The opening piece, “Double Sur,” is an intriguing track, at times playful, even sly, and moving easily from one path to another, seeming to threaten to build into an orchestral giant if other musicians suddenly joined them. It is dominated by Albert Marques’ piano, but the bass and drums are often what add a sense of daring to the composition. “Double Sur” was composed by Albert Marques, as was the following track, “IDN,” which begins with a bass solo that is almost delicate at moments, quietly, gently pulling us in. The tune then takes on a strange, somewhat dark tone as the other instruments come in, like a tentative step into a surreal reality with glass trees and deceptive, angular women coming toward us from impossible places, the piano sometimes describing the scene, sometimes conducting it. But then once we’re firmly part of the landscape ourselves, it’s hard not to take that next step. In fact, this world has hold of our feet and face and sometimes pulls them in opposing directions; yet there is no pain, we change and adapt, mostly. The drums present an irregular heartbeat, the bass then moving through the landscape with us, and returning us, at least in part, back to our reality.
The first cover of the album is “Iris,” written by saxophonist Wayne Shorter, and recorded by Miles Davis (it appears on the 1965 record E.S.P.). This track begins in a more mellow way, but has its own peculiar energy, heard at times in that great lead on bass, and then in that sudden fiery burst on piano around the four-minute mark. Each of these tracks feels like a living, breathing, moving entity, a beast with hunger, needs, problems and anger and joy. Check out “Jazz Is Working Class” for a perfect example. This one gets angry, then as if having exhausted itself, relaxes a bit. Then listen to that great section with bass and drums. There are also some vocals; that is, vocal noises, no lyrics, like the beast is finding a new way to communicate and is testing it out. An expression of joy or an attack? Or both? That leads to a very cool drum solo, a more basic and always effective form of communication, and the crowd responds enthusiastically.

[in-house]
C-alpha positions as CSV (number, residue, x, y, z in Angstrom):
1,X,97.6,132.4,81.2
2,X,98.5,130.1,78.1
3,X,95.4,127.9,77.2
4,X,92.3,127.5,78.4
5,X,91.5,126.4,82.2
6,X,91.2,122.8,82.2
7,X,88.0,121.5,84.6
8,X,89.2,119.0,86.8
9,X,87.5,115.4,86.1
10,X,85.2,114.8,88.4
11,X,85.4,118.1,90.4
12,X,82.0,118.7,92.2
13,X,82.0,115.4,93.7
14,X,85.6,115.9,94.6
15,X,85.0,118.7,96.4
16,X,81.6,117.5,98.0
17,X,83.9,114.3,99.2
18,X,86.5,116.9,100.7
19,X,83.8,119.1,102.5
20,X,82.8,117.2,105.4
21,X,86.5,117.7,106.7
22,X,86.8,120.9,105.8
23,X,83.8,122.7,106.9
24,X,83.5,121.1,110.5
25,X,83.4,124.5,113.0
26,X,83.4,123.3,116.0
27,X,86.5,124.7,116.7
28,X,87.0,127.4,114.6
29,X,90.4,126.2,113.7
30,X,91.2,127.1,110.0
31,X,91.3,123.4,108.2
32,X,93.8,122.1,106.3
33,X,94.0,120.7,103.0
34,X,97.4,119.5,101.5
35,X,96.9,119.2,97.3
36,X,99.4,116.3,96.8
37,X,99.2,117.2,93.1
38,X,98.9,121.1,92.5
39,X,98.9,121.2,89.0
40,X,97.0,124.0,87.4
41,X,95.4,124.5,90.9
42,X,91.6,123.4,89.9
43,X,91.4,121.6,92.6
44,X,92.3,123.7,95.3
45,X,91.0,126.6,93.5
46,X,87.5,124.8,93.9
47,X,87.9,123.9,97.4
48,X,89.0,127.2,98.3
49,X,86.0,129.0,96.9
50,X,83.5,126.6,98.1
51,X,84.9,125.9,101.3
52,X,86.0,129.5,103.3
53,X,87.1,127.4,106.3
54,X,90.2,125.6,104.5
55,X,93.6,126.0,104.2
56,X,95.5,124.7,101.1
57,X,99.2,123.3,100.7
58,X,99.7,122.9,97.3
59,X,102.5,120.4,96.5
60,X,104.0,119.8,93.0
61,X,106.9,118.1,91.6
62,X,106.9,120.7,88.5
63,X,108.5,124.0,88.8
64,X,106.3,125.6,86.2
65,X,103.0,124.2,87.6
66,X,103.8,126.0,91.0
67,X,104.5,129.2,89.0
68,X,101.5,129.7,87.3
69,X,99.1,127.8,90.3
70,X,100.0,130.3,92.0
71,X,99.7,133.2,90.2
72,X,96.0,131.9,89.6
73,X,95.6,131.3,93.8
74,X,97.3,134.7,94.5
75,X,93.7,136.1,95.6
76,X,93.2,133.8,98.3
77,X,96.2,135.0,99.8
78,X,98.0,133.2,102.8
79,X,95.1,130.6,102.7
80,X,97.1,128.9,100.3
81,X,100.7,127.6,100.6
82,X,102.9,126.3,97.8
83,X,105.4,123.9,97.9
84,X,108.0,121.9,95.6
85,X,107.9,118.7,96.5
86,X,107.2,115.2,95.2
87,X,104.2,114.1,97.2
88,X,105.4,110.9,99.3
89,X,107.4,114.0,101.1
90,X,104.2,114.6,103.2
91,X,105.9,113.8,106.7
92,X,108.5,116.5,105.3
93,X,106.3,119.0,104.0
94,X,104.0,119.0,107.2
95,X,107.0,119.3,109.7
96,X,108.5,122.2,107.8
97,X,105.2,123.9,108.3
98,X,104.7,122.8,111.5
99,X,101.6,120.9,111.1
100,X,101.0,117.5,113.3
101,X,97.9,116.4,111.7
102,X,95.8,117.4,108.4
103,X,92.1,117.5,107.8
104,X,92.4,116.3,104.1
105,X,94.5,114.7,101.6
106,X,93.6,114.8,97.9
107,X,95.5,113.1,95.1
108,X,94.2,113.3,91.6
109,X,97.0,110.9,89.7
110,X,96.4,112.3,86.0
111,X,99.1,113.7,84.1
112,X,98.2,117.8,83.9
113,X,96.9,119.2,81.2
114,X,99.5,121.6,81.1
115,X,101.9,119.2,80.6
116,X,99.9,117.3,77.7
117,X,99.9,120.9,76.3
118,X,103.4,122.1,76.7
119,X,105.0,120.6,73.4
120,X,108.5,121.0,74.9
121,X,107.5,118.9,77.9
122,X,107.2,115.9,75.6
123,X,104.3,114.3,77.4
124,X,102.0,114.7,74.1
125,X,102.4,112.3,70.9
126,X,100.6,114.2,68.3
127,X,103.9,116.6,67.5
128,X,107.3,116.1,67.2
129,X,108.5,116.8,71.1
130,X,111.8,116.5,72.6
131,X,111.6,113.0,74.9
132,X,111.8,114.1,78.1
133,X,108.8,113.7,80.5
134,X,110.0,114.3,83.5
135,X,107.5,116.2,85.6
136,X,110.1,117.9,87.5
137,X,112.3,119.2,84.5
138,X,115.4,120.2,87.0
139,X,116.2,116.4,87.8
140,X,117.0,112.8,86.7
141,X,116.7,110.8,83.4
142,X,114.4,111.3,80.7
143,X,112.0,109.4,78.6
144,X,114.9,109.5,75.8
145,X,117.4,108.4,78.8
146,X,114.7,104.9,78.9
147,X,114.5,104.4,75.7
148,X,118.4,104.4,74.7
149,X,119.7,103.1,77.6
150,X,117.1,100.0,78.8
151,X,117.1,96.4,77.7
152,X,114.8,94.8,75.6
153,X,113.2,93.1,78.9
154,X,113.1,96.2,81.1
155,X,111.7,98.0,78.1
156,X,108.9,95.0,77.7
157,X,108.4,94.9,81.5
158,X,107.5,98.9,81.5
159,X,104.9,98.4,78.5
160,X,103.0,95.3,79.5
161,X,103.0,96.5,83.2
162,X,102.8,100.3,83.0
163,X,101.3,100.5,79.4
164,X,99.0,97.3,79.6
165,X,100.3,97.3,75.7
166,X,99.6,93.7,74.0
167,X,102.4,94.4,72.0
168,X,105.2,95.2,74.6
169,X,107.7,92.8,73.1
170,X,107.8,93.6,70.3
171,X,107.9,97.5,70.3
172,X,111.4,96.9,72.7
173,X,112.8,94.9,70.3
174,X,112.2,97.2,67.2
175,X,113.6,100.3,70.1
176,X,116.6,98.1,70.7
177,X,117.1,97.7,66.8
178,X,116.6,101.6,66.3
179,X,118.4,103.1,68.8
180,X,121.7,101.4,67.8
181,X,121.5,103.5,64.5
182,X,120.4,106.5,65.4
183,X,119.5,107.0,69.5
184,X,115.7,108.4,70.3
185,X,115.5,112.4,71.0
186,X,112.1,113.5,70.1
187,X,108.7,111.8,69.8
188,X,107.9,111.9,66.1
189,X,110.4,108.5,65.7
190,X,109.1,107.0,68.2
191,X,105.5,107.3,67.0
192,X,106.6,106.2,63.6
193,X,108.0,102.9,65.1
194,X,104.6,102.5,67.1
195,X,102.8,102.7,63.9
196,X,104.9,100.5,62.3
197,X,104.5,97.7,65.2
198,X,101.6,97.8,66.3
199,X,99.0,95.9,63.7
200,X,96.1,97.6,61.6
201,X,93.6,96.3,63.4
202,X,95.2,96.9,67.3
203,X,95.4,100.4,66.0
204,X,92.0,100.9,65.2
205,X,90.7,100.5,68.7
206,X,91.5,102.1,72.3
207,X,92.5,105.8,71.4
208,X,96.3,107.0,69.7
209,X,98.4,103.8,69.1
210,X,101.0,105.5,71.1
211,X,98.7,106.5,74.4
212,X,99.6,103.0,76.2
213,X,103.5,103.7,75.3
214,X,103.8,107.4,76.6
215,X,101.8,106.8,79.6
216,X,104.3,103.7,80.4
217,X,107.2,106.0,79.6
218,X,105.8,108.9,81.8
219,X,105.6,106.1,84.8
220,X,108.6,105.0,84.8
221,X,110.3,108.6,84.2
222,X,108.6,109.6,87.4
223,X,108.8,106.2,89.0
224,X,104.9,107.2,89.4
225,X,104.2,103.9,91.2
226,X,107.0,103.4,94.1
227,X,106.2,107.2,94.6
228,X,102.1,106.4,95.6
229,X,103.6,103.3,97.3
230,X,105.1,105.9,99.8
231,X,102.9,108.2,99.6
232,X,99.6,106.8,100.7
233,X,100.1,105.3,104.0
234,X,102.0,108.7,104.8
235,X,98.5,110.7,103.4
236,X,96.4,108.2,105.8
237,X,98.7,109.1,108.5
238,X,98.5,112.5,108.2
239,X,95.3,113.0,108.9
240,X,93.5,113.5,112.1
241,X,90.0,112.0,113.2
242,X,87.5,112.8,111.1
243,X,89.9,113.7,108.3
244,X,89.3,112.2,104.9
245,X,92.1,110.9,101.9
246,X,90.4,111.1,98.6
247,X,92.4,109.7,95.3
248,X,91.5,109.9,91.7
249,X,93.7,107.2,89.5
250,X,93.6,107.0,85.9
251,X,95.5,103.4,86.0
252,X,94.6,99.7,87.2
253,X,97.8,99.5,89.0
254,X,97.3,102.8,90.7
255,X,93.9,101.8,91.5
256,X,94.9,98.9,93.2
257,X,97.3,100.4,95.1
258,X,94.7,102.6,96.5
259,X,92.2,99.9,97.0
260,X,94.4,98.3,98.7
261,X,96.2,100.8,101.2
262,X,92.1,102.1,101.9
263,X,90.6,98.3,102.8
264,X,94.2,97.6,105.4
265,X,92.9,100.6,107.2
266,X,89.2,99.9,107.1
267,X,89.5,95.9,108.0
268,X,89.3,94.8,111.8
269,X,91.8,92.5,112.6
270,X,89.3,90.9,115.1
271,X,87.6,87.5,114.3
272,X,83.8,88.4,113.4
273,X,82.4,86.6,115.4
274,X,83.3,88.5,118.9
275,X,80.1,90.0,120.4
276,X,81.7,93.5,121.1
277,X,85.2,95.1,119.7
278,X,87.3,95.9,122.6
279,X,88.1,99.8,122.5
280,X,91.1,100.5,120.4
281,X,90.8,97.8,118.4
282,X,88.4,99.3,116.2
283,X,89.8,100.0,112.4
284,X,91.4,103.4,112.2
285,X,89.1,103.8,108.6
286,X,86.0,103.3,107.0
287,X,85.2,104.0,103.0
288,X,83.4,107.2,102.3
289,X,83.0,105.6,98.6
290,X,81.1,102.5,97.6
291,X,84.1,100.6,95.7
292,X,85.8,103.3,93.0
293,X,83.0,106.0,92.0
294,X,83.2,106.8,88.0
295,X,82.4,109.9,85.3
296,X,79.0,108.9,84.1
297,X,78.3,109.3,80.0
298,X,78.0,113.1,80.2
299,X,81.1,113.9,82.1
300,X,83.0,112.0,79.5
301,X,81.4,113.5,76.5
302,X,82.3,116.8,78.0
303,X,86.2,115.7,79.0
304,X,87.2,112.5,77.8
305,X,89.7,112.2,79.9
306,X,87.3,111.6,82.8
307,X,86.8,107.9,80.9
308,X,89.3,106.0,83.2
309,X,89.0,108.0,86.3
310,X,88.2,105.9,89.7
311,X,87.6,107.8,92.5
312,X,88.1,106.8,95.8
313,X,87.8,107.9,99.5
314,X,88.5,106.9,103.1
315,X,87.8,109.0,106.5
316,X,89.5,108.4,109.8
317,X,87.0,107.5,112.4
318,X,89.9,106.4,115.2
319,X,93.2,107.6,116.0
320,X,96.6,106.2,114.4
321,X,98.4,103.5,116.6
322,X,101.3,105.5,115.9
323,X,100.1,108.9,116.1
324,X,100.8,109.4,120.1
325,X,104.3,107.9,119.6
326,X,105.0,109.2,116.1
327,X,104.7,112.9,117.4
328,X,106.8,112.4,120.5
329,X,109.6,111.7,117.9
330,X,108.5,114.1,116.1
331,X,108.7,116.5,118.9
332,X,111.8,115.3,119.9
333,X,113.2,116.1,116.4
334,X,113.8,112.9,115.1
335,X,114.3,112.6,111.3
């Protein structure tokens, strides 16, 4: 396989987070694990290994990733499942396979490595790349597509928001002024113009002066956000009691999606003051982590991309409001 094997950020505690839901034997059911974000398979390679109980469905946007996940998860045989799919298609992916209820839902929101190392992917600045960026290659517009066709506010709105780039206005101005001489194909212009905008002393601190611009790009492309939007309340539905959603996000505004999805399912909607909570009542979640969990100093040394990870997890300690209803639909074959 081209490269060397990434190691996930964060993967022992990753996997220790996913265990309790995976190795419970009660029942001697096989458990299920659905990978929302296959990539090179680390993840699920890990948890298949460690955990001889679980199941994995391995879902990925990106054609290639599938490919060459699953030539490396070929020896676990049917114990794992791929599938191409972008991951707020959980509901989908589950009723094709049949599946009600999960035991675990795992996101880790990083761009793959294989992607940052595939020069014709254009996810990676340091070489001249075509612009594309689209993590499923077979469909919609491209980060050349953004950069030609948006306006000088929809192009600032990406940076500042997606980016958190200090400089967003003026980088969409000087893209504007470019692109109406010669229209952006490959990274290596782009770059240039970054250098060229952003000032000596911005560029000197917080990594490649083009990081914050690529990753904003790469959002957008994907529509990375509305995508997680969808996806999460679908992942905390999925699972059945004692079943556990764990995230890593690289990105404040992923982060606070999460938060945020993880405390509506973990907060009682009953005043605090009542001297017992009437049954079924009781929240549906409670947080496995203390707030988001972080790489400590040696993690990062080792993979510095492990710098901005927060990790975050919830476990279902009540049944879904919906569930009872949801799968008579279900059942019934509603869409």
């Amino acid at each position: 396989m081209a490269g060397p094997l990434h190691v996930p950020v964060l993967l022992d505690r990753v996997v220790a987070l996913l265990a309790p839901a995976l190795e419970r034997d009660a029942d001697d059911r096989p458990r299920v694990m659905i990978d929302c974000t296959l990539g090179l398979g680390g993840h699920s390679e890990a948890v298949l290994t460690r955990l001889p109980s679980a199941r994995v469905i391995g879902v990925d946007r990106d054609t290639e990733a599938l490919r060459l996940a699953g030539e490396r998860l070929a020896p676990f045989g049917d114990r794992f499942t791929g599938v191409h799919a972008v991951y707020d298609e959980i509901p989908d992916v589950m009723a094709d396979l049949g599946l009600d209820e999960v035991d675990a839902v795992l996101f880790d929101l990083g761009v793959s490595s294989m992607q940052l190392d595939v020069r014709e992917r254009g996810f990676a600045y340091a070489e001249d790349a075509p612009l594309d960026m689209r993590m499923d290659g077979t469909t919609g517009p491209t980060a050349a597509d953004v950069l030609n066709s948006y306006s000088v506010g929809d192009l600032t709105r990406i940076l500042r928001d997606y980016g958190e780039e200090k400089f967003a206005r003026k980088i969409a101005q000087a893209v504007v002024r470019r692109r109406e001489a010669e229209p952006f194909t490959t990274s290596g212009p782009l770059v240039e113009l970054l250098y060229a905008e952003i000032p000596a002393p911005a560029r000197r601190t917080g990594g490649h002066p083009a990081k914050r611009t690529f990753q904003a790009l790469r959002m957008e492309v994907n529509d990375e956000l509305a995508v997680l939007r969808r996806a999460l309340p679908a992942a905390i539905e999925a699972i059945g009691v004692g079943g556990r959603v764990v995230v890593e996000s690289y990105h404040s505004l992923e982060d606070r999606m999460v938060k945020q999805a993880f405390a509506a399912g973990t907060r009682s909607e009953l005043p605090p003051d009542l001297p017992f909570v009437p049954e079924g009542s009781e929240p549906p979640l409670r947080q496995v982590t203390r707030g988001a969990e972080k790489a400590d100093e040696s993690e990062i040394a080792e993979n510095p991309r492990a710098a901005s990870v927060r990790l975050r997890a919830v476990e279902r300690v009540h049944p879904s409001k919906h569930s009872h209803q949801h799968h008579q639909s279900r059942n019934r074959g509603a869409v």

Then “Cançó Pel Pare” has a more intimate feel from the start, but still with a slightly chaotic edge at moments, as if to say we can’t control even our most personal affairs. There is always that element of chance, of the unknown, of something darker around a corner. I love that brighter, happier piano part that emerges nearly halfway through. A comforting sound, even as the drums retain a wildness and the bass a tenseness. It’s like a soft beauty in the darkness, and it comes out triumphant. It’s followed by the album’s other cover, a really good rendition of Bill Withers’ “Ain’t No Sunshine,” which begins as a piano solo, then takes on a kind of funky edge as the bass and drums come in, before settling into that familiar groove.
The CD concludes with one track composed by bassist Walter Stinson and one composed by drummer Zack O’Farrill. The first, “Alan Watts,” was written by Stinson, and has a contemplative vibe and makes effective use of pauses. It then builds into something beautiful. “Foggy Conscience” was written by O’Farrill, and its mood is darker and intense. And right when it’s about to break you or consume you, there is a change, becoming kind of playful, even if there is a twisted side to its playfulness.
CD Track List
- Double Sur
- Jazz Is Working Class
- Cançó Pel Pare
- Ain’t No Sunshine
- Alan Watts
- Foggy Conscience
Live In The South Bronx was released on November 4, 2016 through Zoho Music.